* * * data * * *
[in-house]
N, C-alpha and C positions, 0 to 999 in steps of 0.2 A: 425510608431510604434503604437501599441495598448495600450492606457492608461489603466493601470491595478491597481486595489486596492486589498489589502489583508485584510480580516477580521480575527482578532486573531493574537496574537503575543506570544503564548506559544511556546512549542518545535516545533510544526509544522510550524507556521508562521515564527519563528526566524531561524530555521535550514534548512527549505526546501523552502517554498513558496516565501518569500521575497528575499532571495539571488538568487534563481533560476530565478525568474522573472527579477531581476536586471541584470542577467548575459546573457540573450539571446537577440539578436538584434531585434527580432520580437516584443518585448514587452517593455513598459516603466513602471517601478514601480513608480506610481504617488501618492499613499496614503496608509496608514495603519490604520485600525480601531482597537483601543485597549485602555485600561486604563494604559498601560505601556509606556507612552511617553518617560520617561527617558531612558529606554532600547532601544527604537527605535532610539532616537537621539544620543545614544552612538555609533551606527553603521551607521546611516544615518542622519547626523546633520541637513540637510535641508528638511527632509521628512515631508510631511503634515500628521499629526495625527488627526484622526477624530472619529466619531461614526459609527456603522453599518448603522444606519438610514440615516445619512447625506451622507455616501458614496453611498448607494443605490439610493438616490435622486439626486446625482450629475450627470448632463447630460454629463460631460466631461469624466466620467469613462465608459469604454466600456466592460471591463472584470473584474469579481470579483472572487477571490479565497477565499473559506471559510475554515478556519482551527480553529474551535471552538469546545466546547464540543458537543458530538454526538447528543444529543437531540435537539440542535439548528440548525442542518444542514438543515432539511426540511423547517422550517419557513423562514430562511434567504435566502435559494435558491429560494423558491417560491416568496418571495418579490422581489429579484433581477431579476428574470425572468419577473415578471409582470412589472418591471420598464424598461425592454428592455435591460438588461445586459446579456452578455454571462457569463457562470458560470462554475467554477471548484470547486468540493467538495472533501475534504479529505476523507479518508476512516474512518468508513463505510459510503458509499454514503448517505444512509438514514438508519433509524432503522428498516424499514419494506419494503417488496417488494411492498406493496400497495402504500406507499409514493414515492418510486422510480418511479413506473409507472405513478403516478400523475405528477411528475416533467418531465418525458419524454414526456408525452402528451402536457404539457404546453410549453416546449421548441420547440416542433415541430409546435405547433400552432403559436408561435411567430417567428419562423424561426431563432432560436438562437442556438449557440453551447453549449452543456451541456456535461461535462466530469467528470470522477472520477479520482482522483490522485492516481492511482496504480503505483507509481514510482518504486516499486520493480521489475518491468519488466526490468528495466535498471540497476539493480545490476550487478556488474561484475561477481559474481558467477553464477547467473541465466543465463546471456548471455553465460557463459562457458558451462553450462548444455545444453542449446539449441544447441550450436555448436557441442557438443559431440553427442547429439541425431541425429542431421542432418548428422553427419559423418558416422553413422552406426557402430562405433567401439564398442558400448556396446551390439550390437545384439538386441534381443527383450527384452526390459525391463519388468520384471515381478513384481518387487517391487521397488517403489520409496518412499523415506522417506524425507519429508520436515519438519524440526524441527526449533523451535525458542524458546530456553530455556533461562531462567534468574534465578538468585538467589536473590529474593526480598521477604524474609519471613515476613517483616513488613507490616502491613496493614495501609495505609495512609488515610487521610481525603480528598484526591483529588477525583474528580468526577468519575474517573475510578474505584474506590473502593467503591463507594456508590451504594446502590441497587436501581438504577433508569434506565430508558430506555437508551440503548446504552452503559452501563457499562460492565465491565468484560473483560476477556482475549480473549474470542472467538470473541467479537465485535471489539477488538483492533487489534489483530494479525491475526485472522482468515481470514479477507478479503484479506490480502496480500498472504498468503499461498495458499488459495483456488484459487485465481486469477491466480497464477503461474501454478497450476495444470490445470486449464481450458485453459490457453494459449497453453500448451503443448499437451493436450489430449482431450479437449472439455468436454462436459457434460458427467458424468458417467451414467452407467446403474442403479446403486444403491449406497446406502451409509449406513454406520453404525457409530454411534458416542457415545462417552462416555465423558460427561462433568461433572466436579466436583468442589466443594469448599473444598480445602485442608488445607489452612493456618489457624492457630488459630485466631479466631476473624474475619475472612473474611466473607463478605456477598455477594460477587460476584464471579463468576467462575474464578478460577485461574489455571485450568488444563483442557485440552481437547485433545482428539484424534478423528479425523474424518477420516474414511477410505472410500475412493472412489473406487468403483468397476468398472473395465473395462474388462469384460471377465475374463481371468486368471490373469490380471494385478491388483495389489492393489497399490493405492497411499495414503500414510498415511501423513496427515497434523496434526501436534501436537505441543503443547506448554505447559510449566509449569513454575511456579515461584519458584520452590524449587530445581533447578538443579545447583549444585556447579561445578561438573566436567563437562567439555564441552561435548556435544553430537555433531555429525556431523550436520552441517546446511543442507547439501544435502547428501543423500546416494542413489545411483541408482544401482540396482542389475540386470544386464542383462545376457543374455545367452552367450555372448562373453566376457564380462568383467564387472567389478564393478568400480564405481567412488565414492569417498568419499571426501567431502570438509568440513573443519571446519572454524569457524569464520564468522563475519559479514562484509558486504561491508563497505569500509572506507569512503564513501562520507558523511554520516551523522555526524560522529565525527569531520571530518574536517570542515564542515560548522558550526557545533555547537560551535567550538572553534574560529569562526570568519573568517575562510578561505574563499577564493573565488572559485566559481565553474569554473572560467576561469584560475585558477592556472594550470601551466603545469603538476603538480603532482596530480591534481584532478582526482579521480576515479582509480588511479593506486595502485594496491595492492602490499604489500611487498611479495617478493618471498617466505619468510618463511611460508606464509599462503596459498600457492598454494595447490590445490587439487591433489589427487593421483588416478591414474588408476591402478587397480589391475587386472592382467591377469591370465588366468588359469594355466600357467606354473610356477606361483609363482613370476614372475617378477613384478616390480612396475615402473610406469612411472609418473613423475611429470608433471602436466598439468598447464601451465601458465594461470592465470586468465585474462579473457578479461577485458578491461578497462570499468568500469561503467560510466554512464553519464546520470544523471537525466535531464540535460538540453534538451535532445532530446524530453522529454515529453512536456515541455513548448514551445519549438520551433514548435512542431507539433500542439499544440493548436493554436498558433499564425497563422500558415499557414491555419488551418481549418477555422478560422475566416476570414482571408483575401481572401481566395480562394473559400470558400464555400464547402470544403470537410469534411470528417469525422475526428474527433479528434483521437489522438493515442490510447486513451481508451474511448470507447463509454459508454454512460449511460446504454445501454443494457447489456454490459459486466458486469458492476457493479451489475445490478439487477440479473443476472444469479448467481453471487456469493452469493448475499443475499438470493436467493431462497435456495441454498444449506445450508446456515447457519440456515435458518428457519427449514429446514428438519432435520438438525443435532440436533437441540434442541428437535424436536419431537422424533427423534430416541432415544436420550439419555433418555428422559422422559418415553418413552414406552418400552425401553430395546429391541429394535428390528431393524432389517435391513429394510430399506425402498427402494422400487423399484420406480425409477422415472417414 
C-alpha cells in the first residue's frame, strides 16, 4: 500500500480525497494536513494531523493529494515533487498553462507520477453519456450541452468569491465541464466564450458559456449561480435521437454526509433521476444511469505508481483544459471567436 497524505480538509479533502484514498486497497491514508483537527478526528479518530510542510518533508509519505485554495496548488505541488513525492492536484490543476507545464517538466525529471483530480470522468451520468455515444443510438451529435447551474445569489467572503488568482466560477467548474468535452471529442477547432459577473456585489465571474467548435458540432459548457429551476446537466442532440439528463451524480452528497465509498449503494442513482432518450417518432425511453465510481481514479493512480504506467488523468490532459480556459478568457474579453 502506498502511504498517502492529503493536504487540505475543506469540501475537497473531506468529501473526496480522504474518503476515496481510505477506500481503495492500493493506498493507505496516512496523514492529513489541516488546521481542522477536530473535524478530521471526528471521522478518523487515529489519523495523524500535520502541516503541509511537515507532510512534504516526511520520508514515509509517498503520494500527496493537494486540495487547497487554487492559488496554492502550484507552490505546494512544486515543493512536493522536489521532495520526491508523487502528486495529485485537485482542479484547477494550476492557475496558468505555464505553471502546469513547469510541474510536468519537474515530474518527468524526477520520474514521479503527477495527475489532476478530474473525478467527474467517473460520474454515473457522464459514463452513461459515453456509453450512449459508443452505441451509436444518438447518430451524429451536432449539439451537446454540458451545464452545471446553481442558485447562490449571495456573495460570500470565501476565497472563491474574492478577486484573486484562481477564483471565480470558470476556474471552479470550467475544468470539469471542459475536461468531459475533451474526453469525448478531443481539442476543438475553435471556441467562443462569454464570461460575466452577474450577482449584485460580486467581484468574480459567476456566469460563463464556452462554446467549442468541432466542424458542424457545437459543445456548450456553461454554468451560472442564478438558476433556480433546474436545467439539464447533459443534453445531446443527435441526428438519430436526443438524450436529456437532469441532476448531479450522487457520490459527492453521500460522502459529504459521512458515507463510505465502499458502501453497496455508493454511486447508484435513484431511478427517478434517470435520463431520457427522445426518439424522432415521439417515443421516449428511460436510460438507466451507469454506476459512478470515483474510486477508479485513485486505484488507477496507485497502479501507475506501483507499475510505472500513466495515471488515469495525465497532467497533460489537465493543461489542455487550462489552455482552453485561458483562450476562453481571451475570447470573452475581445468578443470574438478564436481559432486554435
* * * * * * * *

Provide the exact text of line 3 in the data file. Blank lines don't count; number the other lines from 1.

C-alpha cells in the first residue's frame, strides 16, 4: 500500500480525497494536513494531523493529494515533487498553462507520477453519456450541452468569491465541464466564450458559456449561480435521437454526509433521476444511469505508481483544459471567436 497524505480538509479533502484514498486497497491514508483537527478526528479518530510542510518533508509519505485554495496548488505541488513525492492536484490543476507545464517538466525529471483530480470522468451520468455515444443510438451529435447551474445569489467572503488568482466560477467548474468535452471529442477547432459577473456585489465571474467548435458540432459548457429551476446537466442532440439528463451524480452528497465509498449503494442513482432518450417518432425511453465510481481514479493512480504506467488523468490532459480556459478568457474579453 502506498502511504498517502492529503493536504487540505475543506469540501475537497473531506468529501473526496480522504474518503476515496481510505477506500481503495492500493493506498493507505496516512496523514492529513489541516488546521481542522477536530473535524478530521471526528471521522478518523487515529489519523495523524500535520502541516503541509511537515507532510512534504516526511520520508514515509509517498503520494500527496493537494486540495487547497487554487492559488496554492502550484507552490505546494512544486515543493512536493522536489521532495520526491508523487502528486495529485485537485482542479484547477494550476492557475496558468505555464505553471502546469513547469510541474510536468519537474515530474518527468524526477520520474514521479503527477495527475489532476478530474473525478467527474467517473460520474454515473457522464459514463452513461459515453456509453450512449459508443452505441451509436444518438447518430451524429451536432449539439451537446454540458451545464452545471446553481442558485447562490449571495456573495460570500470565501476565497472563491474574492478577486484573486484562481477564483471565480470558470476556474471552479470550467475544468470539469471542459475536461468531459475533451474526453469525448478531443481539442476543438475553435471556441467562443462569454464570461460575466452577474450577482449584485460580486467581484468574480459567476456566469460563463464556452462554446467549442468541432466542424458542424457545437459543445456548450456553461454554468451560472442564478438558476433556480433546474436545467439539464447533459443534453445531446443527435441526428438519430436526443438524450436529456437532469441532476448531479450522487457520490459527492453521500460522502459529504459521512458515507463510505465502499458502501453497496455508493454511486447508484435513484431511478427517478434517470435520463431520457427522445426518439424522432415521439417515443421516449428511460436510460438507466451507469454506476459512478470515483474510486477508479485513485486505484488507477496507485497502479501507475506501483507499475510505472500513466495515471488515469495525465497532467497533460489537465493543461489542455487550462489552455482552453485561458483562450476562453481571451475570447470573452475581445468578443470574438478564436481559432486554435